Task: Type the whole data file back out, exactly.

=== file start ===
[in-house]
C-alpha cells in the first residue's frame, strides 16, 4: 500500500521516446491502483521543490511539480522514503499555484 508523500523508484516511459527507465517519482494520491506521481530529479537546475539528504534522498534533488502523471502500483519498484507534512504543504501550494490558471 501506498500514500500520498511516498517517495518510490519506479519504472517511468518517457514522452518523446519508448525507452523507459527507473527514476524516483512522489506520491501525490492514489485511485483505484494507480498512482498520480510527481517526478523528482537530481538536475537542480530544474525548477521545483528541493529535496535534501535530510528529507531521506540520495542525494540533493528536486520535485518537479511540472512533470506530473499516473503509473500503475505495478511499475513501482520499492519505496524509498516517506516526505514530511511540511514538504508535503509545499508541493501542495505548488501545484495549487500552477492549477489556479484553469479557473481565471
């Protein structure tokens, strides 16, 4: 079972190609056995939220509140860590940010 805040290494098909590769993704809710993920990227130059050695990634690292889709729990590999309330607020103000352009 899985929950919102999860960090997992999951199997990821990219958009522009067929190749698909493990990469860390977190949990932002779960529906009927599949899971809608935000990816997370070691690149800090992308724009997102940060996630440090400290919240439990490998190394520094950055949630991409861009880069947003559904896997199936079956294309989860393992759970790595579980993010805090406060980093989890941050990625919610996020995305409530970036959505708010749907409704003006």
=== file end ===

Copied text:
[in-house]
C-alpha cells in the first residue's frame, strides 16, 4: 500500500521516446491502483521543490511539480522514503499555484 508523500523508484516511459527507465517519482494520491506521481530529479537546475539528504534522498534533488502523471502500483519498484507534512504543504501550494490558471 501506498500514500500520498511516498517517495518510490519506479519504472517511468518517457514522452518523446519508448525507452523507459527507473527514476524516483512522489506520491501525490492514489485511485483505484494507480498512482498520480510527481517526478523528482537530481538536475537542480530544474525548477521545483528541493529535496535534501535530510528529507531521506540520495542525494540533493528536486520535485518537479511540472512533470506530473499516473503509473500503475505495478511499475513501482520499492519505496524509498516517506516526505514530511511540511514538504508535503509545499508541493501542495505548488501545484495549487500552477492549477489556479484553469479557473481565471
């Protein structure tokens, strides 16, 4: 079972190609056995939220509140860590940010 805040290494098909590769993704809710993920990227130059050695990634690292889709729990590999309330607020103000352009 899985929950919102999860960090997992999951199997990821990219958009522009067929190749698909493990990469860390977190949990932002779960529906009927599949899971809608935000990816997370070691690149800090992308724009997102940060996630440090400290919240439990490998190394520094950055949630991409861009880069947003559904896997199936079956294309989860393992759970790595579980993010805090406060980093989890941050990625919610996020995305409530970036959505708010749907409704003006």